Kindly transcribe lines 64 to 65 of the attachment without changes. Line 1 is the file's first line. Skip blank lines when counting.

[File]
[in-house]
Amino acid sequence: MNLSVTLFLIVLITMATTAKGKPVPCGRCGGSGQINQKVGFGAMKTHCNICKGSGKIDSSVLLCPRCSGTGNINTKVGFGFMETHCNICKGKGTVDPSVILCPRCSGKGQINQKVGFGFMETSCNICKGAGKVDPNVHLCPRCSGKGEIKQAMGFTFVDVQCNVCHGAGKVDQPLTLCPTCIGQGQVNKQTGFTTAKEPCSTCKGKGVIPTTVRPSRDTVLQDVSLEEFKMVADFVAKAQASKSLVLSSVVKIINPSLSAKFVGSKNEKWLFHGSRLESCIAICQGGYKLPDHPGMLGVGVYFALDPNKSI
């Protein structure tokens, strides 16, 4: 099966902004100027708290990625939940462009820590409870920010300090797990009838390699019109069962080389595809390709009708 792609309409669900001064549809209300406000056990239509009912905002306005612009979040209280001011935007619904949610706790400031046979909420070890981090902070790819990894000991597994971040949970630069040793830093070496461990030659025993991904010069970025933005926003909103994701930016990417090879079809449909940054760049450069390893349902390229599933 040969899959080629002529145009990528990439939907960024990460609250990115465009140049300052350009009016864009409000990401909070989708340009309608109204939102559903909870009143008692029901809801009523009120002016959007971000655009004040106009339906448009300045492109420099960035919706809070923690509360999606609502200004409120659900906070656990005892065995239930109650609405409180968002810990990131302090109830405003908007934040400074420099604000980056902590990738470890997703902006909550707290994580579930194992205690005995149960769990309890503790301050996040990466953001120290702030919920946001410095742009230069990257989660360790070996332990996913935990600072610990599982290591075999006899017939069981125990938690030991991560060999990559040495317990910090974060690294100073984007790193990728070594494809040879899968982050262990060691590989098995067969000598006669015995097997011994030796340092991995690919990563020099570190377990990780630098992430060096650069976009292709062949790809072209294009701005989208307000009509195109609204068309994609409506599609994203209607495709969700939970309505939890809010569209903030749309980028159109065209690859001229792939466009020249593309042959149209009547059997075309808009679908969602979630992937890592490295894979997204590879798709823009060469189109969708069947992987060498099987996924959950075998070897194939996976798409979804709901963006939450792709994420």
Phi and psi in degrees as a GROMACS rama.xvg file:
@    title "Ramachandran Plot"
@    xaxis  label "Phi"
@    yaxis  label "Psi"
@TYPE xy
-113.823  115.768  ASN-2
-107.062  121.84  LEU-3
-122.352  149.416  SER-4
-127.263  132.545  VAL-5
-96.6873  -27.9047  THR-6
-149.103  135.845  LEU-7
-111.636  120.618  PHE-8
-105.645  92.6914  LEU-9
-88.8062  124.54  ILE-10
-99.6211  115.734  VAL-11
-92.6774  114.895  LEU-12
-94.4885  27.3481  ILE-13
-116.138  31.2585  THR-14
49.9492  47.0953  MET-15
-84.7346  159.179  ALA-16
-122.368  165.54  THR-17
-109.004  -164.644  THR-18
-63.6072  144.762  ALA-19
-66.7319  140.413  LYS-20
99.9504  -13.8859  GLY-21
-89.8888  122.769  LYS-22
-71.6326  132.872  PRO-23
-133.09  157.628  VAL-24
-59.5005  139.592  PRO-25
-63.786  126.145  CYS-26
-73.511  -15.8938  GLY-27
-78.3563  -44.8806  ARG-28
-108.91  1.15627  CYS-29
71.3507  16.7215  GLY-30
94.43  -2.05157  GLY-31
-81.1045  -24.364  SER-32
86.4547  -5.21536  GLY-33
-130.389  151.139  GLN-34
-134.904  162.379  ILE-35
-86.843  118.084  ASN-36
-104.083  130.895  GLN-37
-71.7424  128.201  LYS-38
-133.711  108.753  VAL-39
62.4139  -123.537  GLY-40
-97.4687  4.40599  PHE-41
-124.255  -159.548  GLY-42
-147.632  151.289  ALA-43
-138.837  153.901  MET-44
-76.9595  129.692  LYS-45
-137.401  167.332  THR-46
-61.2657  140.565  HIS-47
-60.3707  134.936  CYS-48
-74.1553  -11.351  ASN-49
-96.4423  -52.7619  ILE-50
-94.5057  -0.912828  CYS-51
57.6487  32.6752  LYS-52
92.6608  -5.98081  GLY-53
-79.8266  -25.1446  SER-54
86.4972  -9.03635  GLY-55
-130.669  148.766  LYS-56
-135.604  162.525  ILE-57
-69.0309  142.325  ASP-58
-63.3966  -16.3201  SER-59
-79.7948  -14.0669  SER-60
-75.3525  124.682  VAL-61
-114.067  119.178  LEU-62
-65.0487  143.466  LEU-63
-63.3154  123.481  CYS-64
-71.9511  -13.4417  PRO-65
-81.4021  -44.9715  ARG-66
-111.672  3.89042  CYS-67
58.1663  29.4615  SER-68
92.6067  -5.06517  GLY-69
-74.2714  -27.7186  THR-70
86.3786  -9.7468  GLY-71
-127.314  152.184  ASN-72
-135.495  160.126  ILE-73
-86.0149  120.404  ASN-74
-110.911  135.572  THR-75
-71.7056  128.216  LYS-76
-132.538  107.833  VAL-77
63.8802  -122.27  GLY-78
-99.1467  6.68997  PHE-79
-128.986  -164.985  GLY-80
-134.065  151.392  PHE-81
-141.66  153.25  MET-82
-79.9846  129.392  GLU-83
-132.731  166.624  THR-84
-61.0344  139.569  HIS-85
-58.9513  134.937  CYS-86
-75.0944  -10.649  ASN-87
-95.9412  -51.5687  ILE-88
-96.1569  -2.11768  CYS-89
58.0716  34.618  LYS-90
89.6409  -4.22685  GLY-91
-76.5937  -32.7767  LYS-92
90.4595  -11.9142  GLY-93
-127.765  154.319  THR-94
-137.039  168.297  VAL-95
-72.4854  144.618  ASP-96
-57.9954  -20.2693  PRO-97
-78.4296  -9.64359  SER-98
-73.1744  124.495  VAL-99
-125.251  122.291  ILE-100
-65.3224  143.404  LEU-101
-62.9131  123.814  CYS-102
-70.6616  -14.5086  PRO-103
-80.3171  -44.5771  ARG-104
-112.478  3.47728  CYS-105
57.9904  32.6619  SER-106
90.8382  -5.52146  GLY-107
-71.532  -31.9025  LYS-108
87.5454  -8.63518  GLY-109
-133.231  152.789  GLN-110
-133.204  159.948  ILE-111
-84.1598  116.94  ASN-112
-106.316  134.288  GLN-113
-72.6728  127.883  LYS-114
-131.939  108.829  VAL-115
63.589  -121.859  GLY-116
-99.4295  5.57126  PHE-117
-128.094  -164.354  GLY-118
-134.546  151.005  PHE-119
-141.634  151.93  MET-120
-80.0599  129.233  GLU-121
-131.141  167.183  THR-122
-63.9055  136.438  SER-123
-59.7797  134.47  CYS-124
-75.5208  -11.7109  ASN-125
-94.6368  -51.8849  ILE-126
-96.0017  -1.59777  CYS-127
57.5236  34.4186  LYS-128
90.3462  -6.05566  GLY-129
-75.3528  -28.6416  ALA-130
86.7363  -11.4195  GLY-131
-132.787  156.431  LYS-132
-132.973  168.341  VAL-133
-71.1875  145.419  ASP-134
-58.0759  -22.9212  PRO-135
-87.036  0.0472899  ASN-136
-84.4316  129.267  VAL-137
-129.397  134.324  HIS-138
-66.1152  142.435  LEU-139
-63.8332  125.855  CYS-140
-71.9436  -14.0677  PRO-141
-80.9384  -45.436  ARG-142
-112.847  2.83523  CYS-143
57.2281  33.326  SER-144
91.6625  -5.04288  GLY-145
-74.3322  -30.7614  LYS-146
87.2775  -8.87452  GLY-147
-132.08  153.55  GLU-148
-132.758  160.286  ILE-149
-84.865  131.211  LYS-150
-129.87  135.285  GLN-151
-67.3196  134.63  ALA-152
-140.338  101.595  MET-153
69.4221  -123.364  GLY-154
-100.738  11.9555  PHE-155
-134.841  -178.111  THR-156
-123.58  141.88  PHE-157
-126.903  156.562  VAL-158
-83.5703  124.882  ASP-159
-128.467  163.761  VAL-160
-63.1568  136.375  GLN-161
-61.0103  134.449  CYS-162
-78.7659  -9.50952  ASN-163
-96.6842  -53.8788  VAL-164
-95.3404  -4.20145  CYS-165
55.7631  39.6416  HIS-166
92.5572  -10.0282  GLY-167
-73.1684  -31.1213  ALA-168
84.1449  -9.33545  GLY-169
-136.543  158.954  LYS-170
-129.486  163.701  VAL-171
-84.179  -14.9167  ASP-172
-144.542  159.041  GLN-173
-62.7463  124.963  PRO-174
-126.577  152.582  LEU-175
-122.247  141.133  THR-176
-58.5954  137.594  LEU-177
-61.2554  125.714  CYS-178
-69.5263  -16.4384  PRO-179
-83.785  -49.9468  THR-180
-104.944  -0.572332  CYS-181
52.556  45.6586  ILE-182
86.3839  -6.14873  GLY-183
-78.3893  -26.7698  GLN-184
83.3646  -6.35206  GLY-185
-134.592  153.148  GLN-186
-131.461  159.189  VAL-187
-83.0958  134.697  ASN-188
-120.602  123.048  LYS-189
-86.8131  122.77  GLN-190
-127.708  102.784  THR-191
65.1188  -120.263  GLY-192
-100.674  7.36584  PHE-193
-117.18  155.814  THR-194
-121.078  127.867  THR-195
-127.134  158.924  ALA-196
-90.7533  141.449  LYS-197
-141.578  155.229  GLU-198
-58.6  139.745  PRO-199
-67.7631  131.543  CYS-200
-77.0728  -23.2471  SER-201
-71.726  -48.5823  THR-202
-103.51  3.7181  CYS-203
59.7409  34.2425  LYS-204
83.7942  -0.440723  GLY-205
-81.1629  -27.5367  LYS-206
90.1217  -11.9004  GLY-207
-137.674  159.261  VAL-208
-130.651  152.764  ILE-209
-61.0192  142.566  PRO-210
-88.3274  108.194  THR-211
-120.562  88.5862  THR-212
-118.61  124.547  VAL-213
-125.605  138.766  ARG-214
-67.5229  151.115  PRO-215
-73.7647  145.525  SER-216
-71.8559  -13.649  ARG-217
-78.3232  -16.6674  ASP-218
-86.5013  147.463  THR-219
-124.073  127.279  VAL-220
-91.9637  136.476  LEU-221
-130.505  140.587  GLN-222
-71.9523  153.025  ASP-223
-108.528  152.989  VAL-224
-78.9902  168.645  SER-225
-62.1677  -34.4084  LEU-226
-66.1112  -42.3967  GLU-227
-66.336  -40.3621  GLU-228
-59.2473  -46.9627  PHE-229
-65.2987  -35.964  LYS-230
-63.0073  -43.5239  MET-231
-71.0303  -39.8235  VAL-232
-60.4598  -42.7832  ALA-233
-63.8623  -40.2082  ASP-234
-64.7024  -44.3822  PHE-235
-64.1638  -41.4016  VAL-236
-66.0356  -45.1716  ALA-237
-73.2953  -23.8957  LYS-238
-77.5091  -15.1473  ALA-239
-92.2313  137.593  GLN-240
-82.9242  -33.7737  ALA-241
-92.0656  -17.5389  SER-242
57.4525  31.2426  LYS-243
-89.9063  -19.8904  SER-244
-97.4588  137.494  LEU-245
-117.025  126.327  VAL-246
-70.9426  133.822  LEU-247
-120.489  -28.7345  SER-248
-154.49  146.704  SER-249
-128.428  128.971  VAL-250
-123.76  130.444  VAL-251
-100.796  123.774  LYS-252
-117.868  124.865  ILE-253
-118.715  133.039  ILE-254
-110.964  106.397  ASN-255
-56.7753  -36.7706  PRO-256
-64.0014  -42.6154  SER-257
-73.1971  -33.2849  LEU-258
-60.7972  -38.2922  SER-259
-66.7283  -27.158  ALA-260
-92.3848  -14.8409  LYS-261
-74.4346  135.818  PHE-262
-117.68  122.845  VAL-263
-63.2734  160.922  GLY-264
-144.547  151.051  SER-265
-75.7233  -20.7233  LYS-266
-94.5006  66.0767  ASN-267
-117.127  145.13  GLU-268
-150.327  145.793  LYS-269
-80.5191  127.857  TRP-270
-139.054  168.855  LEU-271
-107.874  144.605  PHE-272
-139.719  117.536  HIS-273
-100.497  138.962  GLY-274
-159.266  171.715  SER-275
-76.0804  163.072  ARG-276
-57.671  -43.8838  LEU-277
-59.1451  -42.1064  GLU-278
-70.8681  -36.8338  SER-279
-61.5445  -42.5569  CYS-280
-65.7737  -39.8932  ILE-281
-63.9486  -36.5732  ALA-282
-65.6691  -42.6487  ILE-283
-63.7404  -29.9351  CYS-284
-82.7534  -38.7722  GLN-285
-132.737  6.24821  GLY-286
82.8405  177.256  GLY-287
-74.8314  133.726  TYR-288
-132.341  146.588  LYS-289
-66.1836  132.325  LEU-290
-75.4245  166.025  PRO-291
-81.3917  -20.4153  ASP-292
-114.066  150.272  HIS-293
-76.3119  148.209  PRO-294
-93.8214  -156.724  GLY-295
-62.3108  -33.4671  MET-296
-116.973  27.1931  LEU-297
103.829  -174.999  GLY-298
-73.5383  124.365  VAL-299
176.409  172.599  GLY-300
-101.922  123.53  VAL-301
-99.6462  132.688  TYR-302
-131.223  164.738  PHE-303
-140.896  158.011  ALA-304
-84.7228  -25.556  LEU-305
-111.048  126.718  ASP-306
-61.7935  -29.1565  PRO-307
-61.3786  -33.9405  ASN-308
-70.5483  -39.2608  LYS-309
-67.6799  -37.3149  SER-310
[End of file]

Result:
-135.604  162.525  ILE-57
-69.0309  142.325  ASP-58